Are all of your transplants grown according to CNG standards, without synthetic fertilizers or wetting agents? *
If any transplants are not grown according to CNG standards, please list them here. (If they all are, put "N/A".) This produce may not be marketed as Certified Naturally Grown. *
Do you purchase any transplants from outside sources? *
From which sources do you buy transplants? *
Hillcrest Nursery, INc. - certified organic herb plugs for potting up and resale to customers.
How have you confirmed with your supplier that the transplants are grown without synthetic fertilizers or wetting agents? *
Please list any bought-in transplants not grown according to CNG standards. This produce may not be sold as Certified Naturally Grown (except, in the case of perennials, after twelve months of CNG cultivation). *
Chemical/Spray Drift and Buffers:
Is there any likelihood of Chemical/Spray drift contamination of your fields? *
If yes, please state the source (conventional farm field, golf course, etc.)and any details you can provide (type of pesticide, fertilizer, herbicide used, and/or what used for.) *
We have historically experienced herbicide drift on a few occasions from the neighboring conventional row crop field. As a result we have implemented more robust buffers (see below) and also communicate through our landlord with the farm equipment operator to try to avoid weather scenarios that are conducive to volatilization and subsequent drift. The farm is custom farmed, meaning our landlord hires the operator to do specific tasks and therefore retains control over what is applied on the fields. No aerial or ground application of insecticides or fungicides are used in the conventional fields on the farm property. We have not discovered evidence of herbicide drift in our fields in the last 3 years.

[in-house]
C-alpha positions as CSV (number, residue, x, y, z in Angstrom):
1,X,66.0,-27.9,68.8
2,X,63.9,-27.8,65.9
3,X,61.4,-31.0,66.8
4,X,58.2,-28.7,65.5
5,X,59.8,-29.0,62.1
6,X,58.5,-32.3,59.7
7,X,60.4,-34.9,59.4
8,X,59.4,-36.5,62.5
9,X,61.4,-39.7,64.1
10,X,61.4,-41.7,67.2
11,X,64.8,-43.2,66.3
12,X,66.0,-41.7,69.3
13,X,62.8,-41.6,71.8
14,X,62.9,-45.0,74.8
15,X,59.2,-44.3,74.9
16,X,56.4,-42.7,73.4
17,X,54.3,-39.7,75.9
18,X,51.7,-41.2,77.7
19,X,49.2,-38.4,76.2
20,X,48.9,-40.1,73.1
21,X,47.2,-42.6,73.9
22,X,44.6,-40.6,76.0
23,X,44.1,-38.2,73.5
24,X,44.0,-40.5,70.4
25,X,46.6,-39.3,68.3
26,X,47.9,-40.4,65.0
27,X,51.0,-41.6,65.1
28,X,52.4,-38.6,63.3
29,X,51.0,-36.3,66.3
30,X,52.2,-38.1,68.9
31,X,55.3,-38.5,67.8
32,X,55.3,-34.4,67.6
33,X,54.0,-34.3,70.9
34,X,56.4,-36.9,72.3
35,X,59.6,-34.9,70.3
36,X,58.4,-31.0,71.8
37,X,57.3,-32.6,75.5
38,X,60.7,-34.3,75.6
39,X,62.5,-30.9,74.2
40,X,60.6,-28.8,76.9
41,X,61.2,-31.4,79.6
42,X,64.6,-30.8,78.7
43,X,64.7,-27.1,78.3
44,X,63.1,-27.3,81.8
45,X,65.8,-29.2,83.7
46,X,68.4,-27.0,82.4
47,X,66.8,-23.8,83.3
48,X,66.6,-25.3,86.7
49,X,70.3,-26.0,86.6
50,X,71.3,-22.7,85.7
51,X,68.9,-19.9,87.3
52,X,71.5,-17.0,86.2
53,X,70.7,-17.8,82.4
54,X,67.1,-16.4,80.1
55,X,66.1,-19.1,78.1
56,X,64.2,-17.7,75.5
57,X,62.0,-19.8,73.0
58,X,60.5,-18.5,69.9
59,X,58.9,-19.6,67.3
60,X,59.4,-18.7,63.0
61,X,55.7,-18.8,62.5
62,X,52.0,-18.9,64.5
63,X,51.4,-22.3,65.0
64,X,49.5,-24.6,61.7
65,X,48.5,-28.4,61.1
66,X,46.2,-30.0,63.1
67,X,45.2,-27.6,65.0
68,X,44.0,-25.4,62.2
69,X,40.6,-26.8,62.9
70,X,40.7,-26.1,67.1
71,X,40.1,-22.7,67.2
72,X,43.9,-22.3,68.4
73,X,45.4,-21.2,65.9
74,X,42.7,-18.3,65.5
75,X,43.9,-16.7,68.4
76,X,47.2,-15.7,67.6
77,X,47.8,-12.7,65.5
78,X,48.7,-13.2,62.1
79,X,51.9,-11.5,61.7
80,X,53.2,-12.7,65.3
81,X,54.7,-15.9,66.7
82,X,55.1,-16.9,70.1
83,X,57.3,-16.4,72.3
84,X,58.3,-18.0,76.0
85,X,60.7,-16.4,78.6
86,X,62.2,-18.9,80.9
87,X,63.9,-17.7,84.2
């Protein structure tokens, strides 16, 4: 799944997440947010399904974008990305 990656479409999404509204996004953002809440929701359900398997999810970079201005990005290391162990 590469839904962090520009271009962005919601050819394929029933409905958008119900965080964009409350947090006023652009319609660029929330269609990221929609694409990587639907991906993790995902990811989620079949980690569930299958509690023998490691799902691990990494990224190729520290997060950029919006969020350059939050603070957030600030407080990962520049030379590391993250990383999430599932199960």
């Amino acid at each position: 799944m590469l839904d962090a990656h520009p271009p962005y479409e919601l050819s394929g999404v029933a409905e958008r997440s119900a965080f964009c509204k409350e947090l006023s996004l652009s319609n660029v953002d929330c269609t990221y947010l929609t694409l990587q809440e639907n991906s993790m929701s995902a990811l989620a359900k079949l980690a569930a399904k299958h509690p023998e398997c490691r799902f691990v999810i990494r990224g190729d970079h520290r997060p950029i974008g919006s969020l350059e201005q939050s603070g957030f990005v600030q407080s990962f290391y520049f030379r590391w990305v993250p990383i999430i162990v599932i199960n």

Do you have an adequate buffer to protect yourself from potential contamination? *
Please describe your buffer. Be as specific as possible. On all sides, how far is it from your crops to the next closest use (road, conventional crop, residential yard)? Be sure to specify what is grown on neighboring land that is in agricultural use. For example: To the north and east, a wooded area of at least 100 yards separates us from the neighbor's corn fields, to the south is a fallow field at least 100 yards deep separating us from the road, and to the west about 60 feet separates our crops from a field where conventional corn and soybeans are grown. *